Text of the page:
I Don’t Like to Admit It. . .

. . . but it’s true.

Ignoring reality and pulling the covers over my head will get me and churches in the South NO WHERE. . . fast.

imagesSo will thinking I know what will fix things because they worked in the 80’s and 90’s.

Churches in the Southern Baptist Convention are declining and dying.

The next generation of millennials are different.

Therefore, what has worked will not continue to work. If you keep doing what you’ve always done. . .

Tony Morgan has spent a lot of effort helping churches get ‘unstuck.’

He recently wrote this about preaching:

“Truth be told, I’m guessing most people have already forgotten whatever you preached about a few weeks ago. And, another group of people wasn’t even at the service where you addressed that critical topic. If there’s any lasting impact to a message or series, it’s because systems or disciplines have been implemented and embraced that lead to change. The next steps have to be obvious.

The problem is it’s a lot easier to preach a message or create a series than it is to shape systems that produce healthy changes in organizations and in people’s lives.”

I don’t like that.

There is a part of me that cries out, “HERESY!”

But there is another part that tells my heart how true his words are. . .

Morgan isn’t arguing that preaching is useless, or shouldn’t be done. . . he is arguing that healthy systems are crucial to the ongoing, overall health of a church. Too often we preachers spend a lot of time on hearty sermons and very little time on healthy systems.

Add to this something he wrote in another article. He made this very insightful and (I believe) critical  claim:

“Instead of blaming young adults for not engaging in our ministries, it’s about time we start taking some responsibility. Our strategies and systems are broken. The Gospel message doesn’t need to change, but the methods we use to reach people for Jesus has to reflect our current environment.”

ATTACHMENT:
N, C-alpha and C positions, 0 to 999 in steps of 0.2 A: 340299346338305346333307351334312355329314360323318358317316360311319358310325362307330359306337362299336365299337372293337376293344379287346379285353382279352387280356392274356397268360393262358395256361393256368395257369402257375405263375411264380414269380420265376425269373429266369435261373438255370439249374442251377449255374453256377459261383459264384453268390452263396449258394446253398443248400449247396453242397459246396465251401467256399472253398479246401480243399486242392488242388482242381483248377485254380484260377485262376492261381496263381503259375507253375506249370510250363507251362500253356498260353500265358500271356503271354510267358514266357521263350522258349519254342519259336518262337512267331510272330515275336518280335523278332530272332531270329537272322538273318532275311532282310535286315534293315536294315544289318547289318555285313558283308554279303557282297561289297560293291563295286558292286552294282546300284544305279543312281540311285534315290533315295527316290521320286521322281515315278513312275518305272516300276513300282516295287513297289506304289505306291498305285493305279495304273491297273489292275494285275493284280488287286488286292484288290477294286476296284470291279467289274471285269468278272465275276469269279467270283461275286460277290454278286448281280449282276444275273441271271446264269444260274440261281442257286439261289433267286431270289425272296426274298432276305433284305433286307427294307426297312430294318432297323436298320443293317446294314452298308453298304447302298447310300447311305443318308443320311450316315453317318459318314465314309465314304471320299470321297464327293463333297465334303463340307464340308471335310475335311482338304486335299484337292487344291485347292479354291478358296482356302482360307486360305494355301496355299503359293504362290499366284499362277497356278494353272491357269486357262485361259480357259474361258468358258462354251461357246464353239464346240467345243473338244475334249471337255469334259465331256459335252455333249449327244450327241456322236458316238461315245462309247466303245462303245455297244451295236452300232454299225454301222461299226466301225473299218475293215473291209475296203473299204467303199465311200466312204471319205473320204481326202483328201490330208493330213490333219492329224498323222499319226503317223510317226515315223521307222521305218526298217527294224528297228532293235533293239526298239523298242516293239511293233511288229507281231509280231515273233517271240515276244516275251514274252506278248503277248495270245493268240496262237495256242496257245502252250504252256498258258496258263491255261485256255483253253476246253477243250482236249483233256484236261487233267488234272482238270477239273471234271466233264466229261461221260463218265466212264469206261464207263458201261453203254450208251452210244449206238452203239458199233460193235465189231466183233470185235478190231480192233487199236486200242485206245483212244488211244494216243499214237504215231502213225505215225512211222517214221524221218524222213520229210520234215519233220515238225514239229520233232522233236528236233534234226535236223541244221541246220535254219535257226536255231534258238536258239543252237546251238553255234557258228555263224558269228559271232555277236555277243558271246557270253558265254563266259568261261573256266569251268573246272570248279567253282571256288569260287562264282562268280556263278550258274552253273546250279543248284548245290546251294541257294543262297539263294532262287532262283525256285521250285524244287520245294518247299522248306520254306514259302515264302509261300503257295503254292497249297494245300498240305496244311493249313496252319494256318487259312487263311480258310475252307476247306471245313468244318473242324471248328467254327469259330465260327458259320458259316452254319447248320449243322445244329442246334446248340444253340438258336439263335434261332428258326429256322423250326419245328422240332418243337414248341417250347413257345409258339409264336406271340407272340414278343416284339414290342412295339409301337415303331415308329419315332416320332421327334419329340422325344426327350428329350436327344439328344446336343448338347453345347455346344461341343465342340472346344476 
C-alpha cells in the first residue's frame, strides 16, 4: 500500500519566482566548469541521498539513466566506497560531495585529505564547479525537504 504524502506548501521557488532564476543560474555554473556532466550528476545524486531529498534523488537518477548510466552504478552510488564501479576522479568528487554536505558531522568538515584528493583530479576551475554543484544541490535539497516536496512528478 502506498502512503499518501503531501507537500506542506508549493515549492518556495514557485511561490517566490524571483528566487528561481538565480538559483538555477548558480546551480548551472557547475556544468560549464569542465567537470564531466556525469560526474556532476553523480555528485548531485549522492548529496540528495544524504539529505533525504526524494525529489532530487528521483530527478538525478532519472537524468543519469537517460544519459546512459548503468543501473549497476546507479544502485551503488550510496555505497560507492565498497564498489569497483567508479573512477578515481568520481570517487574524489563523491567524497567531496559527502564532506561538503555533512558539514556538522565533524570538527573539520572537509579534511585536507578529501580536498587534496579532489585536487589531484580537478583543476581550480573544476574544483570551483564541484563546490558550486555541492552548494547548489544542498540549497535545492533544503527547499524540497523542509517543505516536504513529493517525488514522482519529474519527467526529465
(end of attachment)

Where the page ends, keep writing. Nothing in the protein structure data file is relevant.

That last sentence is one of the most important non-biblical sentences I have read in a long, long time: “The Gospel message doesn’t need to change, but the methods we use to reach people for Jesus has to reflect our current environment.” 

Wow.

Rick Warren says that churches who do not want to grow are saying to the world, “you can go to hell.”

I don’t know of a church that would ever ACTUALLY say that. But could our refusal to think and plan and strategize and dream and arrange things ‘beyond the norm’ be a way of saying, “We would rather you go to hell than change”?

I don’t like thinking that sometimes just preaching may not work.

But I also don’t like the thought of my kids being adults in a churchless South.

Perhaps the revival that needs to happen in our churches is a renewed Spirit among ‘church’ people to do whatever it takes – and I mean whatever – to impact the next generation with the Gospel. Perhaps the Spirit of God is working in unbelieving Millennials. The question for the church is: “How would we know if He is?”

“The Gospel message doesn’t need to change, but the methods we use to reach people for Jesus has to reflect our current environment.”